John Logie Baird (born on 13 August 1888) was a Scottish engineer and innovator who is credited as being one of the main inventors of television. Like the telephone that went before, television was the product of the work of several inventors but history has judged Baird to be the foremost of these.
Baird was 26 at the outbreak of World War One but was physically unfit to serve and instead took a job in munitions work with the Clyde Valley Electrical Power Company. This seemed to fire his interest in electricity – in particular the possible carriage of images along telephone lines.
Working in England in 1923 Baird succeeded in cobbling together what is believed to be the first working television unit, using a highly unlikely collection of odd components. These were listed as being “an old hatbox and a pair of scissors, some darning needles, a few bicycle light lenses, a used tea chest, and sealing wax and glue”.
Later in the same year he was able to transmit an image in “black and white with grey tones” but when he attempted to demonstrate this technology to the Daily Express newspaper, his reception was anything but encouraging. The news editor thought Baird was demented and instructed one of his staff:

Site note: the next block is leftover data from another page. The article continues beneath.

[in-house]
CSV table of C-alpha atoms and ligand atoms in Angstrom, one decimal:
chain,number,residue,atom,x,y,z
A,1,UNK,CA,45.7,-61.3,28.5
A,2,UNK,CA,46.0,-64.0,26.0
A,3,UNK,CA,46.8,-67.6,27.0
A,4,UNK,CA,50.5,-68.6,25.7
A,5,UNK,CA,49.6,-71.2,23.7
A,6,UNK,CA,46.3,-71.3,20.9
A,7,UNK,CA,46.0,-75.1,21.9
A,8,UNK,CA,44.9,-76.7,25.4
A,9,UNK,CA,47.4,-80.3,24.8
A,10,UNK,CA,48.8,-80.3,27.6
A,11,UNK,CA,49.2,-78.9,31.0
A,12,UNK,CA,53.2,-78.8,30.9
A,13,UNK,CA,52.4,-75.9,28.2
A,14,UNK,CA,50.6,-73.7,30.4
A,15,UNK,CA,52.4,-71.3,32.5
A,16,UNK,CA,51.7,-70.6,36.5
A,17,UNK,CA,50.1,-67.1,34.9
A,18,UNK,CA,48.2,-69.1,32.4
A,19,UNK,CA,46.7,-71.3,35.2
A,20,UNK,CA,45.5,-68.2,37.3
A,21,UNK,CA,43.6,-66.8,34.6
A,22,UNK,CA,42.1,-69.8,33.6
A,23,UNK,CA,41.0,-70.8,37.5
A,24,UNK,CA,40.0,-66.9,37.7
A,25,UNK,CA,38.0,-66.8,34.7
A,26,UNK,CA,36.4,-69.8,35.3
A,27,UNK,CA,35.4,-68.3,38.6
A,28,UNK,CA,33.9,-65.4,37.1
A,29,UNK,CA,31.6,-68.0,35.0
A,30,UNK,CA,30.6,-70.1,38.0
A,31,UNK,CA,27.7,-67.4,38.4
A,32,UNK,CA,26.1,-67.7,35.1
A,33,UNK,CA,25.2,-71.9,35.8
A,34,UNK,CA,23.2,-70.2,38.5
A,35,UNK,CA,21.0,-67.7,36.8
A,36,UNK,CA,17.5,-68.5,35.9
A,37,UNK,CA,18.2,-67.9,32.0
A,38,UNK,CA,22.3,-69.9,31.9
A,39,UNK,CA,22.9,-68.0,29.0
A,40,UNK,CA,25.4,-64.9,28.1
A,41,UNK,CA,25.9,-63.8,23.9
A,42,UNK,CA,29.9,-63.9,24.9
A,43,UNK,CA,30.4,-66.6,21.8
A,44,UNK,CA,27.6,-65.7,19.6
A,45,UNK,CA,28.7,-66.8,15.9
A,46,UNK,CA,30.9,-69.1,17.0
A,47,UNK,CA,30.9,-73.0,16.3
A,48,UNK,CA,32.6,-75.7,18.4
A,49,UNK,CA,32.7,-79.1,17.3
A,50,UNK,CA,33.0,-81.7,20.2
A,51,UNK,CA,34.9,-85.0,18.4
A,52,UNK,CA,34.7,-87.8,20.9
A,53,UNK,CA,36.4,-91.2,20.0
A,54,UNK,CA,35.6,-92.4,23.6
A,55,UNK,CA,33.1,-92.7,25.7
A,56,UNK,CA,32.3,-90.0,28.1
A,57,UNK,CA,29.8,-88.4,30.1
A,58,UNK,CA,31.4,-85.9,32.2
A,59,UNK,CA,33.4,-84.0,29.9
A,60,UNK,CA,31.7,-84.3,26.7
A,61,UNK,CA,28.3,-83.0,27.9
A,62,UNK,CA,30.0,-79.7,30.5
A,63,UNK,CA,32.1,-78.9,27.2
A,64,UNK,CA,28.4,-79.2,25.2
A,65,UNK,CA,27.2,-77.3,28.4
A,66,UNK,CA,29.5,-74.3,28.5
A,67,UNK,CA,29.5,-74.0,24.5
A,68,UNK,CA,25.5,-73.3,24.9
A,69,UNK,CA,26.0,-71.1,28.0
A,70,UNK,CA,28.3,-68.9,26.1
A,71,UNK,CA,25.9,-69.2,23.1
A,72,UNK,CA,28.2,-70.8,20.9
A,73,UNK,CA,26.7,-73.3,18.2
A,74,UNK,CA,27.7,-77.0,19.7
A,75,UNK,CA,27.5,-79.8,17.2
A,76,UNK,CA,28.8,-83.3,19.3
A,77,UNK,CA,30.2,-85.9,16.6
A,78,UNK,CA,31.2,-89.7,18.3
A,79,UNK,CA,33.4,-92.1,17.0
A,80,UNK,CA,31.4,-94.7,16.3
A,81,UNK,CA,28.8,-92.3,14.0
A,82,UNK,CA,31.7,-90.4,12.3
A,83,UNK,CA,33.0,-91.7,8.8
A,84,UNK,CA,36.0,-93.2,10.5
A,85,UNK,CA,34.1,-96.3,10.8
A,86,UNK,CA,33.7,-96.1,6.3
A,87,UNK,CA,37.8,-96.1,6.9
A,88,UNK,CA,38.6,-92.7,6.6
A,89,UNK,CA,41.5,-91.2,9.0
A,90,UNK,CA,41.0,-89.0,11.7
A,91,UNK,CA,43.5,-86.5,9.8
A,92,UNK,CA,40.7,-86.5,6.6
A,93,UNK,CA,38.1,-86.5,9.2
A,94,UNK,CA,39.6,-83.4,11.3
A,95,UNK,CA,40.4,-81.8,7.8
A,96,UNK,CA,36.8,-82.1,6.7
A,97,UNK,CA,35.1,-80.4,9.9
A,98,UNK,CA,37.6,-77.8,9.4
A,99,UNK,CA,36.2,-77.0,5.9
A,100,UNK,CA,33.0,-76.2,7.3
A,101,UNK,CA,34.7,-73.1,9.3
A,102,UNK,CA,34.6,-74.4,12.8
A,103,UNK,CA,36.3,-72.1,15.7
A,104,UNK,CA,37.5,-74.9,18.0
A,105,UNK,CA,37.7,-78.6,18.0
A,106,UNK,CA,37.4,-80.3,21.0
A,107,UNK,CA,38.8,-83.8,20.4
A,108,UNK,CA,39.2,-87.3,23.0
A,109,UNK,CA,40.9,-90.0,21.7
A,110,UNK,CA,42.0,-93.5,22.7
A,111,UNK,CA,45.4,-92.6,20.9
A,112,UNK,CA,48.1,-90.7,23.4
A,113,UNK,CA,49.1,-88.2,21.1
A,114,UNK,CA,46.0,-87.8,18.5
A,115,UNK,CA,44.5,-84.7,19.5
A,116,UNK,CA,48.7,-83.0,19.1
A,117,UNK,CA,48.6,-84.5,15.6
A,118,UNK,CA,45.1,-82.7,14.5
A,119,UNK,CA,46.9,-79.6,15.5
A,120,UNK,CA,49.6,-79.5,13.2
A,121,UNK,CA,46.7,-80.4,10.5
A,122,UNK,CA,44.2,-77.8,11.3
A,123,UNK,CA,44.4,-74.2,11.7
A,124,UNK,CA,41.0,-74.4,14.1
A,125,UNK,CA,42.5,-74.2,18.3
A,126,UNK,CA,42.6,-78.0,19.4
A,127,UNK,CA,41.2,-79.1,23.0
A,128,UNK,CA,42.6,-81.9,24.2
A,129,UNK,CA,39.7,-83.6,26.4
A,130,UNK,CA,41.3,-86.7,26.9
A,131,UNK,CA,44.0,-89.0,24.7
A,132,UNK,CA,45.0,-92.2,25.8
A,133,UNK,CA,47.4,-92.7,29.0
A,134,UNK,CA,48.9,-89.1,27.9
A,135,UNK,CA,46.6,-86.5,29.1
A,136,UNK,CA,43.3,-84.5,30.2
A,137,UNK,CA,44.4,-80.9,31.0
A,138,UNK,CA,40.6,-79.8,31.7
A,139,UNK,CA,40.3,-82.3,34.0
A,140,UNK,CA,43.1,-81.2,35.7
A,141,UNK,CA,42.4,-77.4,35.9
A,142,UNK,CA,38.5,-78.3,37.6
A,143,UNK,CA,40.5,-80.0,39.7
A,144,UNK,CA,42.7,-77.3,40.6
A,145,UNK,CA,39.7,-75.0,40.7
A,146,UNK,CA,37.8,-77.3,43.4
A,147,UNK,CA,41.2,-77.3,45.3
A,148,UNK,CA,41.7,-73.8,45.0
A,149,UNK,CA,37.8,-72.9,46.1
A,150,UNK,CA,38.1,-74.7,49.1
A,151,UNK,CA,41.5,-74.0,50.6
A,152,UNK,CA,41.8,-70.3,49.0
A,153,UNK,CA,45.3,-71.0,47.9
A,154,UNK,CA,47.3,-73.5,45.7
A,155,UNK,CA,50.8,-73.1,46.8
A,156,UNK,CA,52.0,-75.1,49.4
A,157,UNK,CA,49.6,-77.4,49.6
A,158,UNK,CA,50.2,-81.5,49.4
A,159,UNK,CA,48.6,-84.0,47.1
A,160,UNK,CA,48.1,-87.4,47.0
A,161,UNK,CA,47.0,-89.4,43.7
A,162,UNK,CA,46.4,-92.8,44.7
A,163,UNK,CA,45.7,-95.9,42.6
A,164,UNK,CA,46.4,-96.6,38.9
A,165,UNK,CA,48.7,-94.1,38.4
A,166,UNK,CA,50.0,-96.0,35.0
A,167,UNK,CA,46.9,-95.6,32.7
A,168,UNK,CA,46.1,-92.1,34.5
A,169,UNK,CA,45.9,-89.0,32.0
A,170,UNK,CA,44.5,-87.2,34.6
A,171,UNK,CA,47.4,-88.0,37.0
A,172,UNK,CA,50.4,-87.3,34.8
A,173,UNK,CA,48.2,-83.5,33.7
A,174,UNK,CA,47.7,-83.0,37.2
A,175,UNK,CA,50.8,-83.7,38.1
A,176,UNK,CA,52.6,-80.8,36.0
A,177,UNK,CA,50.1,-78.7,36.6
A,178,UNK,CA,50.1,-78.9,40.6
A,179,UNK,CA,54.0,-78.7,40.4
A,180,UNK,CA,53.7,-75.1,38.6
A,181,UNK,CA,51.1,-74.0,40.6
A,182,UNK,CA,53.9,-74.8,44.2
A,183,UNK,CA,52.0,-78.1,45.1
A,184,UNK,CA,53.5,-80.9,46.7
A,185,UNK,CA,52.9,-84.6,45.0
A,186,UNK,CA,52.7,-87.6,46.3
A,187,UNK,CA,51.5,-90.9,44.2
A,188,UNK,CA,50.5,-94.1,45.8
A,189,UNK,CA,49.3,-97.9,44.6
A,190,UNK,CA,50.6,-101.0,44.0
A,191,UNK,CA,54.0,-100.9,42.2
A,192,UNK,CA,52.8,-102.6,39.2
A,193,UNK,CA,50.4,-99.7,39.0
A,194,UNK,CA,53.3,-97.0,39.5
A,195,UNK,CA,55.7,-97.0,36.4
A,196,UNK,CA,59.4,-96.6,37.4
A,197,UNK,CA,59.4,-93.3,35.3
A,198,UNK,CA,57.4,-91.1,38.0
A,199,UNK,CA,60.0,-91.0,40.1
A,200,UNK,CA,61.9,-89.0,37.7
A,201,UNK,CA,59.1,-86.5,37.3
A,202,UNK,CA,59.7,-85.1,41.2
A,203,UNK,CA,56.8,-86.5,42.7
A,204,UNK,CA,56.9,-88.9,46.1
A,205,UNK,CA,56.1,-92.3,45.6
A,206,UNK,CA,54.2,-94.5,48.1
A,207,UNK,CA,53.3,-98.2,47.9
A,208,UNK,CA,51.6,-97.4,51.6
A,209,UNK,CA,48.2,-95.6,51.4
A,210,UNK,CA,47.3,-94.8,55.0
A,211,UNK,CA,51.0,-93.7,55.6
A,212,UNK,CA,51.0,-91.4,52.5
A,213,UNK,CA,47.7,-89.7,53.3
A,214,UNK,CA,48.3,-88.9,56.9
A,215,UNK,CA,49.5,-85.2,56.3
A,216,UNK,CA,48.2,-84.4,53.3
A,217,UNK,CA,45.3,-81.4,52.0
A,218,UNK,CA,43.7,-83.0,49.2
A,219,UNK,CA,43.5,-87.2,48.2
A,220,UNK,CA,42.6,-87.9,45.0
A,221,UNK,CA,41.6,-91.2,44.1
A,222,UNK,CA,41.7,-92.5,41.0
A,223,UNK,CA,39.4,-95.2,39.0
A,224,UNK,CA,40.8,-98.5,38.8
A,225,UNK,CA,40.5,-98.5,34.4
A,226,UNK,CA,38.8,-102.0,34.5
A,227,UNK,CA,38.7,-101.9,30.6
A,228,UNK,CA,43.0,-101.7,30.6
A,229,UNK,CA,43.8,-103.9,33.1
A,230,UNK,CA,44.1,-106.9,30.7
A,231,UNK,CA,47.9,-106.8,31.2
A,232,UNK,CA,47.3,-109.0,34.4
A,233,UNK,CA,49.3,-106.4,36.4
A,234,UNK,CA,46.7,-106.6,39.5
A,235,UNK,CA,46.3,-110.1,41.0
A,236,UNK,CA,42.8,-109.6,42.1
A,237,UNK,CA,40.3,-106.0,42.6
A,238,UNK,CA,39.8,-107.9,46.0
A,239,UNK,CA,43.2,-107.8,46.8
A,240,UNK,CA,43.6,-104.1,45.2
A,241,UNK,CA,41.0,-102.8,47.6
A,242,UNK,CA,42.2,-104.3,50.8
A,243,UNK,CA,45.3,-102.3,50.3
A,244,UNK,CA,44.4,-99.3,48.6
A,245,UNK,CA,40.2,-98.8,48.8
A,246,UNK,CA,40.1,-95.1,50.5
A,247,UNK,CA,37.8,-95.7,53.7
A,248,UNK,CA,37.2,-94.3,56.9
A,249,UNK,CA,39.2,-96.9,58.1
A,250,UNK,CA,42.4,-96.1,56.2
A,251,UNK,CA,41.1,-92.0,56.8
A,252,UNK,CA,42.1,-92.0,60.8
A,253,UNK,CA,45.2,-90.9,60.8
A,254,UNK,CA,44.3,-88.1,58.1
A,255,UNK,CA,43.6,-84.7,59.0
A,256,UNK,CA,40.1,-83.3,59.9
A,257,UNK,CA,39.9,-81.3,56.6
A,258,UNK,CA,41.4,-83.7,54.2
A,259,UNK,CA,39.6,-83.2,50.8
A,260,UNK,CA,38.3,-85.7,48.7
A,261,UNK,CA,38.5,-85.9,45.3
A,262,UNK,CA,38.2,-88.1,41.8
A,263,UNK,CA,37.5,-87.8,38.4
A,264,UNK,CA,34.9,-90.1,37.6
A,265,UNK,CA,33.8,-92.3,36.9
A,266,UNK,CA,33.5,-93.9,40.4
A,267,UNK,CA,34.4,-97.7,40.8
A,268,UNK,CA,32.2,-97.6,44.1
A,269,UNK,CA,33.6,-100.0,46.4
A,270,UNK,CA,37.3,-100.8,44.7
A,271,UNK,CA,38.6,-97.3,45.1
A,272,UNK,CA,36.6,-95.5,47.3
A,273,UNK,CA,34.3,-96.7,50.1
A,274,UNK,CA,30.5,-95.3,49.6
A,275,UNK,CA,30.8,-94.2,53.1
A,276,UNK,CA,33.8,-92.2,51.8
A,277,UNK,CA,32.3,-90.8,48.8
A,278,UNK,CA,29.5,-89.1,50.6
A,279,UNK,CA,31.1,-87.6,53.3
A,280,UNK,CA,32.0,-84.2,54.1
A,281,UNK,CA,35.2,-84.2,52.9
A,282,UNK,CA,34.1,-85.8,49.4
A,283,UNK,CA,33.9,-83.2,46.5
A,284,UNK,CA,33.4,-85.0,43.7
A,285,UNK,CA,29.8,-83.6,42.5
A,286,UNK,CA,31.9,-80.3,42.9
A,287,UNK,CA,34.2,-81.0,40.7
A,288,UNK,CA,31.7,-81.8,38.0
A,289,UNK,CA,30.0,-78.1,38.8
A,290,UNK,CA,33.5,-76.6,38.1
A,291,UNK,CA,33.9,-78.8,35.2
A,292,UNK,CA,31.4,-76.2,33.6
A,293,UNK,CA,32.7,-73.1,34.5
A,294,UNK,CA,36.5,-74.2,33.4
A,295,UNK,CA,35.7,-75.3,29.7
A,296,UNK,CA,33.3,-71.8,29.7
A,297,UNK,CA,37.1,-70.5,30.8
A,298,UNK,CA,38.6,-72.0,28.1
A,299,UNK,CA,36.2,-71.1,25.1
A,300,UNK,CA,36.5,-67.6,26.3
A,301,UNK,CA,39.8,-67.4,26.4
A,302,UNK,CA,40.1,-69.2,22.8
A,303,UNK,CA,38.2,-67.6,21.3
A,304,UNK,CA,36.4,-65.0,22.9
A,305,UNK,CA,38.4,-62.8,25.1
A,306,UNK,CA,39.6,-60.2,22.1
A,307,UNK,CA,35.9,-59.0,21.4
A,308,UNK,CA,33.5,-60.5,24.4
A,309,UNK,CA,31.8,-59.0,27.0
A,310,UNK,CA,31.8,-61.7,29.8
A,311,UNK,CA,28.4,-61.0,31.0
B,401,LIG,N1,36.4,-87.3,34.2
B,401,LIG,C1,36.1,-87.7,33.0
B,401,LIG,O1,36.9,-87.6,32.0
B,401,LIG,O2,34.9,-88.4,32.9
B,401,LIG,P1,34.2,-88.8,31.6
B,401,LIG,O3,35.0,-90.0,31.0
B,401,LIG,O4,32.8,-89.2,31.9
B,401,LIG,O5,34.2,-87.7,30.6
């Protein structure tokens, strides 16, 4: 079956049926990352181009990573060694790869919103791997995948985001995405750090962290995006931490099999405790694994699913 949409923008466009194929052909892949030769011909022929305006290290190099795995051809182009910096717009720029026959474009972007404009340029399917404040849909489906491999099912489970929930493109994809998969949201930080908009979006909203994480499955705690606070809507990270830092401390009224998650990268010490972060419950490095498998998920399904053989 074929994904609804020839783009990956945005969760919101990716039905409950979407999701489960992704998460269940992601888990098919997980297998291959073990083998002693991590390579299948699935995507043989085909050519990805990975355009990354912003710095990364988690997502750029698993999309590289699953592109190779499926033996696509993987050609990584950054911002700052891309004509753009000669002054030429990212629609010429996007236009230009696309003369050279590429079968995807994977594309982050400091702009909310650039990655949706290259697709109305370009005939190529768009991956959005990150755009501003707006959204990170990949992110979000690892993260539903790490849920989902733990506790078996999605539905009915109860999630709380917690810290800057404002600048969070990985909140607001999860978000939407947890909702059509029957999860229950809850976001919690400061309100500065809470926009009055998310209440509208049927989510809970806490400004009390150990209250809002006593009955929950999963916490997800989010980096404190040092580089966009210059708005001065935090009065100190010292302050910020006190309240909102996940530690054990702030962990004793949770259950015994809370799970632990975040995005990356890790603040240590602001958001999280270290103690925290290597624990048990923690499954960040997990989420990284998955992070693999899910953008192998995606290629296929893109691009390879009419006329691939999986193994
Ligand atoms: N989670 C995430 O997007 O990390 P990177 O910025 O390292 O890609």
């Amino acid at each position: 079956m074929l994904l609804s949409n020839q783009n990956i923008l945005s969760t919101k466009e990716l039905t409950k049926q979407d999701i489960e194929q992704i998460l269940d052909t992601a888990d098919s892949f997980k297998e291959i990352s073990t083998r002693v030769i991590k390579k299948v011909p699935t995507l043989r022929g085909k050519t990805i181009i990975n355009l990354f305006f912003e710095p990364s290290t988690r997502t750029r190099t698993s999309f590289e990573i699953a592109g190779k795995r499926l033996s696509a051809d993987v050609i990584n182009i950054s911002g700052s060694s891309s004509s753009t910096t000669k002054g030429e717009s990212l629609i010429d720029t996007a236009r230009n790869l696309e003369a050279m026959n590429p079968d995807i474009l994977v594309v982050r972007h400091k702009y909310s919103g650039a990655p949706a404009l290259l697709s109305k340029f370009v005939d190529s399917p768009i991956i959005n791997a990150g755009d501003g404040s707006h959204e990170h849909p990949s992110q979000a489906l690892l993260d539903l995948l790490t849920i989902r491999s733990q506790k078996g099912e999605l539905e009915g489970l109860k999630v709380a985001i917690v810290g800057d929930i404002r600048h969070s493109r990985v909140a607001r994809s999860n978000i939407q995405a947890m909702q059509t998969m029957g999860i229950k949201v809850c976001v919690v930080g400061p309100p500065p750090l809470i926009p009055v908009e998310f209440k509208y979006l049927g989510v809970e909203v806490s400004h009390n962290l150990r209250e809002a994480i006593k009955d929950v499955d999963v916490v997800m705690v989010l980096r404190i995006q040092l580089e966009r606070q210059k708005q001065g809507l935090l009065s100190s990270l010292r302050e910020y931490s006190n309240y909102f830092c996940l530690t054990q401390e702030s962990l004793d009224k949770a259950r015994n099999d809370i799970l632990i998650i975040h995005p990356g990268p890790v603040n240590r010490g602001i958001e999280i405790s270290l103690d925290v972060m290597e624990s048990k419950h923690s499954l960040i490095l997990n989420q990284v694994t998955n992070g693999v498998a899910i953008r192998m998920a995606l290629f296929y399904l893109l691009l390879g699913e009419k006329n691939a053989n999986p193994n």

“For God’s sake, go down to reception and get rid of a lunatic who’s down there. He says he’s got a machine for seeing by wireless! Watch him — he may have a razor on him”.
Despite this shaky beginning Baird’s work, plus those of several others experimenting along the same lines, eventually flowered into one of the wonders of human endeavour – television – an invention that was to have a profound impact on civilisations around the world.
Baird’s contribution is recognised in Australia by the Logie Awards, a mark of excellence in Australian television. The title was suggested by Graham Kennedy in 1960 and has been celebrated annually ever since.
Image: John Logie Baird, photographed in 1917, courtesy of Wikimedia Commons.